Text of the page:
The taller you are, the more likely you may develop varicose veins

A person’s height may be a risk factor for varicose veins, which can be associated with other health risks.

The taller you are, the more likely you may develop varicose veins
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A person’s height and certain qualities that foresee height are related with varicose veins and may give intimations about what makes this condition and ways avoid and treat it.

In excess of 30 million individuals in the United State are evaluated to have varicose veins, which is a typical condition that is progressively being related with genuine wellbeing dangers, including life-limiting ulceration and venous thromboembolism, which is the point at which a blood coagulation shapes inside a vein. Be that as it may, little is thought about what causes varicose vein sickness or how to treat it.

Scientists used the data from a massive long-term study of the UK Biobank, to look for varicose vein risk factors among 413,519 people. In addition, the researchers screened for genetic markers among 337,536 people, 9,577 of whom had varicose vein disease. Researchers confirmed that age, gender, obesity, pregnancy, and history of deep vein thrombosis are risk factors for varicose veins, and also found:

  • Increased height increases the risk for varicose veins;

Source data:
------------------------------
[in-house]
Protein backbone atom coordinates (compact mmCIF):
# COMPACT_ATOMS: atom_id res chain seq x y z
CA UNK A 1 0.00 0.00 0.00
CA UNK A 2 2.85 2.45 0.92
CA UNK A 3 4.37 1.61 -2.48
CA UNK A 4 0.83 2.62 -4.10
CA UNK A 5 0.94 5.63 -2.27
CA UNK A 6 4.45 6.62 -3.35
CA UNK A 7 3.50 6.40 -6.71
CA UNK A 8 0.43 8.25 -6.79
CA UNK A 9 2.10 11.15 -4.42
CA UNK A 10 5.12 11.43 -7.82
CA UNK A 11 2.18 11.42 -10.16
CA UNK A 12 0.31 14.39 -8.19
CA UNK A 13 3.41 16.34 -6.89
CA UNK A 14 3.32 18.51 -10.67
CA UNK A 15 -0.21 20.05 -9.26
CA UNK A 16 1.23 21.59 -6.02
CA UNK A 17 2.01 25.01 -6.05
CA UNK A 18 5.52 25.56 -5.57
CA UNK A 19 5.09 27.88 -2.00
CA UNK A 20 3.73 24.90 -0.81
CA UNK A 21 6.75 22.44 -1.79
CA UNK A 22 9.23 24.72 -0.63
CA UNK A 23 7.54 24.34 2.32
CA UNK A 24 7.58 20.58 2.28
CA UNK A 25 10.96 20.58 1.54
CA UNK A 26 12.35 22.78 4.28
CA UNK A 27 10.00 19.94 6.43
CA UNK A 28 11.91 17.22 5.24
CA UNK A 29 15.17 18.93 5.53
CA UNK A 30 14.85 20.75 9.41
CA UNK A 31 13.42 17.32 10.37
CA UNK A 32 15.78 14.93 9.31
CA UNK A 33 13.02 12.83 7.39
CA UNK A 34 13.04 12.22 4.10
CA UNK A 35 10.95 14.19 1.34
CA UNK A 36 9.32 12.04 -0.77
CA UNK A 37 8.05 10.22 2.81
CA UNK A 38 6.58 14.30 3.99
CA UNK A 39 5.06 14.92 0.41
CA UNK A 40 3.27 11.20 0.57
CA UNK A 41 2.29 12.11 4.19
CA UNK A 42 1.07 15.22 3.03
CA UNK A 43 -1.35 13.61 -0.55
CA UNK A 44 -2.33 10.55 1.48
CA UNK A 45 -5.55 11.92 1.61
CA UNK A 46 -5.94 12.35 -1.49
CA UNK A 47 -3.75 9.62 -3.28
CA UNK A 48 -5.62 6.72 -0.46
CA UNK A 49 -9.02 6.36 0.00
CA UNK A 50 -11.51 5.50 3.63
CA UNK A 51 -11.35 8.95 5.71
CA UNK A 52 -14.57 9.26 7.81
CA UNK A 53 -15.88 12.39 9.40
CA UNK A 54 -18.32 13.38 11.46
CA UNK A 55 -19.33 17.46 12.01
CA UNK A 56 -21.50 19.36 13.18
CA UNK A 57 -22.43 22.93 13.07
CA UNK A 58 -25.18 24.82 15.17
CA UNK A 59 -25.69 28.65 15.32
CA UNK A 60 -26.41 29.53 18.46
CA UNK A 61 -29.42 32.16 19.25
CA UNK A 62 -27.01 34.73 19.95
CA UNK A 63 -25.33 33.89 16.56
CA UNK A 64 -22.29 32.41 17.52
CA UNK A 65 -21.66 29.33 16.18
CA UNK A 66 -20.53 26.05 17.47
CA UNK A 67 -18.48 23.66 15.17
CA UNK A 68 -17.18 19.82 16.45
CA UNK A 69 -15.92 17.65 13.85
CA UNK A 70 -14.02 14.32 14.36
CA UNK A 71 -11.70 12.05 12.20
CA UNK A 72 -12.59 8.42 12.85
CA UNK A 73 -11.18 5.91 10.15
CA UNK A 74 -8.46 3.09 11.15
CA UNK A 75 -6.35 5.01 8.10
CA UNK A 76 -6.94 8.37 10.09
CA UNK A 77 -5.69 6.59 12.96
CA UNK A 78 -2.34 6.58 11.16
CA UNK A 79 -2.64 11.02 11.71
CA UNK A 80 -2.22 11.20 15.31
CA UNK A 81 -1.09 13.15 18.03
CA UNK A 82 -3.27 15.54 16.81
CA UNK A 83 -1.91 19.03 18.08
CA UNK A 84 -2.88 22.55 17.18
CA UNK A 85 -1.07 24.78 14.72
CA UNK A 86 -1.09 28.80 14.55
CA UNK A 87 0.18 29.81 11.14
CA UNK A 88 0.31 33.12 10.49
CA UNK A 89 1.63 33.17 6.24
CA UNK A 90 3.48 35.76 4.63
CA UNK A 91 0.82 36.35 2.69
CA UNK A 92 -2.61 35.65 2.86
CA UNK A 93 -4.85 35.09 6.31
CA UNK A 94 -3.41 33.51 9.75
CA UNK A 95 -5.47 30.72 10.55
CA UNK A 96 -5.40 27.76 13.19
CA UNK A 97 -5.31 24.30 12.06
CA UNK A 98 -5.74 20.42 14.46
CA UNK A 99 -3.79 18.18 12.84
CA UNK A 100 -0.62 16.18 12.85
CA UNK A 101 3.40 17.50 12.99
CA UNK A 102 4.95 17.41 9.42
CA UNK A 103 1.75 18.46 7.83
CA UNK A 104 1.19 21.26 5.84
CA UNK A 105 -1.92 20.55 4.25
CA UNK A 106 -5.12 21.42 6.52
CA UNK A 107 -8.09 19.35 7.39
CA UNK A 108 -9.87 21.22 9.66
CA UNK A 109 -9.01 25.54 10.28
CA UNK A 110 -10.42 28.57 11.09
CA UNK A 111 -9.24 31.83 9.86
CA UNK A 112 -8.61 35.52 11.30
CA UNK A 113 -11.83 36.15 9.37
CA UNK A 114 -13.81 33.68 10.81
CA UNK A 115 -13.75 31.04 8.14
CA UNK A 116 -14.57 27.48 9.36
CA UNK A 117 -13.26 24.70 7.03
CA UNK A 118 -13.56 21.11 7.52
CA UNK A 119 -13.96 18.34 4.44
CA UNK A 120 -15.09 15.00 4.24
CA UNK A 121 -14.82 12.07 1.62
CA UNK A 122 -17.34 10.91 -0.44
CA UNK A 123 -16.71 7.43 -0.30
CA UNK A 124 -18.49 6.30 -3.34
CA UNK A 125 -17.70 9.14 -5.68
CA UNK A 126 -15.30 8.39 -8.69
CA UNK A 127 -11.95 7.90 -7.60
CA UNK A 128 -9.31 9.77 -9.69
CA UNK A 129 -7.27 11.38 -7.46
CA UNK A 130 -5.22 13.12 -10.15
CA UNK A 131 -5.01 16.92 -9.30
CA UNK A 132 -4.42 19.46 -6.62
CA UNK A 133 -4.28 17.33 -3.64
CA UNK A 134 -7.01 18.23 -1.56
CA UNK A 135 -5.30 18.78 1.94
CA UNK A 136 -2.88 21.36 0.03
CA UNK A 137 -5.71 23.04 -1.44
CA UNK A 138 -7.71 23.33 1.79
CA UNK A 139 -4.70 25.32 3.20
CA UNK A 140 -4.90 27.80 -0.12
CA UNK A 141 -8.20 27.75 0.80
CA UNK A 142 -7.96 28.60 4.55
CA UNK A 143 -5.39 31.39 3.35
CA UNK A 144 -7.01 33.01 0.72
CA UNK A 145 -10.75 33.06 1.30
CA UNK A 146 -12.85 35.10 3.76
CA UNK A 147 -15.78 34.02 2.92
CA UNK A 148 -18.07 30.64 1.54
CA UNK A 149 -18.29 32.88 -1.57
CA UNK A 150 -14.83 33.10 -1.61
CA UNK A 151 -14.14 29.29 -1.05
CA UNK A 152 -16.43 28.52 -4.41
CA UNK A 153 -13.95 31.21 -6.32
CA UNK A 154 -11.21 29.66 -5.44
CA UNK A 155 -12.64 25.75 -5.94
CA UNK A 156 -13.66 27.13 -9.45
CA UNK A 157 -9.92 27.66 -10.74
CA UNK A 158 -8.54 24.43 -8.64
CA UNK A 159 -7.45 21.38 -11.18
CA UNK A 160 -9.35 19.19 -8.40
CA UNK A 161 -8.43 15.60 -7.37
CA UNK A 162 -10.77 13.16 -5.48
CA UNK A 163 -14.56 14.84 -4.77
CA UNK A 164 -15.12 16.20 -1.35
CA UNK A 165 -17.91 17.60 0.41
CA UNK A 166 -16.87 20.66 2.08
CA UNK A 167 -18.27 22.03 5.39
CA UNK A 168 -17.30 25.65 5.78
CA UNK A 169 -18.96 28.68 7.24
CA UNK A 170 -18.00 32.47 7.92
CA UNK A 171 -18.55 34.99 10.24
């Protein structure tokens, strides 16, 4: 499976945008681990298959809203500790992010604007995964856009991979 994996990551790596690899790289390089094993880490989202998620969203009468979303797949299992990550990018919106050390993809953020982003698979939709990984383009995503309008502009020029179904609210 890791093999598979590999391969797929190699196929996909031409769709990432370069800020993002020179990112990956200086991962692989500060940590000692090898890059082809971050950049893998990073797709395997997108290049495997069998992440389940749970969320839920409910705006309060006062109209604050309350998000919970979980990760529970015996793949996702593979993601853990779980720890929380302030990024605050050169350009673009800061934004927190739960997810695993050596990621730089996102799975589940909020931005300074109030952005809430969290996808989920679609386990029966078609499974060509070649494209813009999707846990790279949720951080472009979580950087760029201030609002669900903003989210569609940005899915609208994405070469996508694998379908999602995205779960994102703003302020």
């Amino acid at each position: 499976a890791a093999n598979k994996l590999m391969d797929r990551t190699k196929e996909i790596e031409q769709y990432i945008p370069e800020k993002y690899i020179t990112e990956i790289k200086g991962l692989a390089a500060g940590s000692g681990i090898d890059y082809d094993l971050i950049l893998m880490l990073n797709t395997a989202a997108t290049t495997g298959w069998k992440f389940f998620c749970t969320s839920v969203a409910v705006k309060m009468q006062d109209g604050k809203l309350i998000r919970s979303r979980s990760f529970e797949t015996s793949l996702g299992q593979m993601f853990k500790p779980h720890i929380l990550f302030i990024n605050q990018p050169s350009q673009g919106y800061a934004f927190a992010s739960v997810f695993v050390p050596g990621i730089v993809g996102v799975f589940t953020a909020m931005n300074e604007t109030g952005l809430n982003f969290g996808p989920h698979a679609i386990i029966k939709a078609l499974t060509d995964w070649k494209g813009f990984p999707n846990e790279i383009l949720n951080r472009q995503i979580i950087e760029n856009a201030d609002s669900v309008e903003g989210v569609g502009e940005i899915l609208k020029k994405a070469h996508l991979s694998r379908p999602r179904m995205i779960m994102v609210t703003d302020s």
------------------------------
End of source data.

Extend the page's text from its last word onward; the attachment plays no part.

• Genes that determine height also influence the development of varicose veins; and
  • There is a strong genetic correlation between deep vein thrombosis and varicose veins.

Lead author Nicholas J. Leeper, M.D., from the Divisions of Vascular Surgery and Cardiovascular Medicine at Stanford University in California, said, “We may be able to leverage what we know about the biology underlying human height and use it to uncover the root causes of varicose vein disease. Ultimately, this may help investigators discover a therapy that can prevent or reverse this common and sometimes debilitating disease.”

“By conducting the largest genetics study ever performed for varicose vein disease, we now have a much better understanding of the biology that is altered in people at risk for the disease. Ultimately, we hope to test whether those factors can be targeted, and potentially prevent or delay the development of disease in at-risk individuals.”

The study is published in the journal Circulation. Co-authors are Eri Fukaya, M.D., Ph.D.; Alyssa M. Flores, B.S.; Daniel Lindholm, M.D., Ph.D.; Stefan Gustafsson, Ph.D.; Daniela Zanetti, Ph.D.; and Erik Ingelsson, M.D., Ph.D. Author disclosures are on the manuscript.